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Durga Temple Corridor, Aihole (BW)

The Durga Temple at Aihole is one of the most celebrated and intriguing ancient Hindu temples. One of the most beautiful and well-preserved temple, it has a unique tapered-oblong plan, and one could never be tired of walking around it and admiring its shape. The photogenic Durga or the fortress temple is planned along the lines of a Buddhist chaitya, a high molded adisthana and a tower - curvilinear shikhara. A pillared corridor runs around the temple, enveloping the shrine, the mukhamandapa and the sabhamandapa. All through the temple, there are beautiful carvings.


The temple derives its name from Durgadagudi meaning 'temple near the fort'. Dedicated to Vishnu, the temple appears to be a Hindu adaptation of the Buddhist chaitya (hall) with its apsidal end. Standing on a high platform with a 'rekhanagara' type of Shikhara, it is the most elaborately decorated monument in Aihole. The columns at the entrance and within the porch are carved with figures and ornamental relief's. The temple appears to be a late 7th or early 8th century construction.


Aihole is a temple complex in the Bagalkot district of Karnataka, India. It is a very popular tourist spot in north Karnataka. Aihole is to the east of Pattadakal, along the Malaprabha River, while Badami is to the west of both.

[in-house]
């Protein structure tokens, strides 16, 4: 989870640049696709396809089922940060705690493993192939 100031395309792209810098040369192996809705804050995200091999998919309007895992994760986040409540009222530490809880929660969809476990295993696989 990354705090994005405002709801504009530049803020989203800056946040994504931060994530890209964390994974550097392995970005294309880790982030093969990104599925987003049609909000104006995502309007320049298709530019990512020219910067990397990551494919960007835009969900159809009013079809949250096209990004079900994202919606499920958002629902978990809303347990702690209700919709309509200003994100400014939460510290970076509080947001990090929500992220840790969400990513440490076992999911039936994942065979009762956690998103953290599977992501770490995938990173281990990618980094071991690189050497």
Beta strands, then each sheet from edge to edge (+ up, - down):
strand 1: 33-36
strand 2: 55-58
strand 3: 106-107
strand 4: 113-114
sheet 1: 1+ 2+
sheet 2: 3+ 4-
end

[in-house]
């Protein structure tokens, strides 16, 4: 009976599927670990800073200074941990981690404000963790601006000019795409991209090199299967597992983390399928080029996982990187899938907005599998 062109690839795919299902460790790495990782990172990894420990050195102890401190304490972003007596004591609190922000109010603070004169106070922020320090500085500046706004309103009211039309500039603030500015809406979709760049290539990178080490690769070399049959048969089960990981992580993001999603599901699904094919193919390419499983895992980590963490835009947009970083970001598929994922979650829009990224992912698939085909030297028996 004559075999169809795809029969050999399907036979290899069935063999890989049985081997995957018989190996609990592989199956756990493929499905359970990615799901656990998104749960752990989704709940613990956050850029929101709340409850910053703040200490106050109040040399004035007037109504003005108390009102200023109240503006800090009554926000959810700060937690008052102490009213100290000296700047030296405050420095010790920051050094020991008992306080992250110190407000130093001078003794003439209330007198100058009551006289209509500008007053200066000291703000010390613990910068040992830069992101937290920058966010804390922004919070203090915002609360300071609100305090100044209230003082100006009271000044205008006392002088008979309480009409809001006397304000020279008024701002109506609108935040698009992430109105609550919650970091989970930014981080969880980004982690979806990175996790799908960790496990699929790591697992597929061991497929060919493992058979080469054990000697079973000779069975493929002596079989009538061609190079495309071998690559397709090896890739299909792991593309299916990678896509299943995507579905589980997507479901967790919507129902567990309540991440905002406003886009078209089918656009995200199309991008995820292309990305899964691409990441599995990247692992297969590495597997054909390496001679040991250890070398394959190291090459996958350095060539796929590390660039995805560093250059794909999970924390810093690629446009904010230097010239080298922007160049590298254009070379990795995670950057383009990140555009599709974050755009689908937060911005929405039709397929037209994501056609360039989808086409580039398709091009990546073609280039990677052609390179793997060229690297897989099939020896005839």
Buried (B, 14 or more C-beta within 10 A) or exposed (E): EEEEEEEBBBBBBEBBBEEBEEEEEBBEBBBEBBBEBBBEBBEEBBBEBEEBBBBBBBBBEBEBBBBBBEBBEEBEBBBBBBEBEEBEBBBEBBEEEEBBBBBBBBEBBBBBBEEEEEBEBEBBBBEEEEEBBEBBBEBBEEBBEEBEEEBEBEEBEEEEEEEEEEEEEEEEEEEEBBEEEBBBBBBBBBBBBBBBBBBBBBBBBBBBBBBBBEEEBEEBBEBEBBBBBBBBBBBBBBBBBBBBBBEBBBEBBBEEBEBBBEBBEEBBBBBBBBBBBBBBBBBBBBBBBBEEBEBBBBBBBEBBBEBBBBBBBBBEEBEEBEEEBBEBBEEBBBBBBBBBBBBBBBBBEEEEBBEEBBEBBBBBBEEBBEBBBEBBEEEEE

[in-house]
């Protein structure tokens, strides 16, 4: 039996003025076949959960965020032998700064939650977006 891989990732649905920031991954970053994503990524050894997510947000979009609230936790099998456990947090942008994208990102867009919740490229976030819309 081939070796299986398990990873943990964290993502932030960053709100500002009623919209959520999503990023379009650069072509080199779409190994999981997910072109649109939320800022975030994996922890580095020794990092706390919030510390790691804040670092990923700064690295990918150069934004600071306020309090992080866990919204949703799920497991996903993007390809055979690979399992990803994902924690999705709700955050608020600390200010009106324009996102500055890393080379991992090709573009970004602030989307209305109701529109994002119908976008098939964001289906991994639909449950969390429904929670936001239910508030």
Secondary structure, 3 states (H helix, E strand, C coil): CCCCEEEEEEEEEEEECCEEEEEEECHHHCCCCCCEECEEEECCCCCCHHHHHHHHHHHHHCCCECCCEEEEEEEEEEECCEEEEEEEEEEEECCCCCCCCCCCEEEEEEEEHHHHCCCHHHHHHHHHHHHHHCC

Aihole has the potential to be included as a UNESCO World heritage site.


Early inscriptions call this town Ayyavole and Aryapura. Aihole has its own historical significance and is called as cradle of Hindu rock architecture. Many temples and caves of historical importance can be found at Aihole.


Aihole was the first capital of the early Chalukyas. Here they built over 125 temples in various styles and is said to be a laboratory of experiments in rock cut architecture. Pulakesi I, one of the greatest rulers of this dynasty, moved the capital to Badami nearby. Badami was then known as Vatapi. It is from these temples that the Chalukyas gained their experience and went on to build the great temples of Pattadakal. The first phase of temple building in Aihole dates back to the 6th century CE, the second phase up to the 12th century CE. Some temples were even built as early as the 5th century CE.


Aihole, was the cradle of ancient Hindu temple architecture. It has more than 70 temples. The experimentation with different styles was undertaken by the artisans. The artisans worked on the rocks to create the earliest rock cut shrines. The artisans graduated to the full fledged Chalukya style of architecture.


The early Chalukyas inherited architectural styles largely from their neighbours to the north and south of their kingdom. Usage of curved towers decorated with blind arches came from northern India. Pilastered walls with panel inserts are a southern Indian style. The usage of Deccan style is in their balcony seating, angled eaves and sloping roofs, and elaborately carved columns and ceilings (George Michell,1997). In short, they artistically brought together the prevailing styles in their neighbourhood to create the Chalukya style.


Typical features unique to Badami Chalukyas architecture include mortarless assembly, an emphasis on length rather than width or height, flat roofs, richly carved ceilings, and, sculpturally, an emphasis on relatively few major figures, which tend to be isolated from each other rather than arranged in crowded groups. The aesthetic sensibility of sculpture from this period also seems to retain a certain classical quality whose impulse does not carry over into later periods of Indian art (Susan Huntington, 1985).


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Taken on March 10, 2010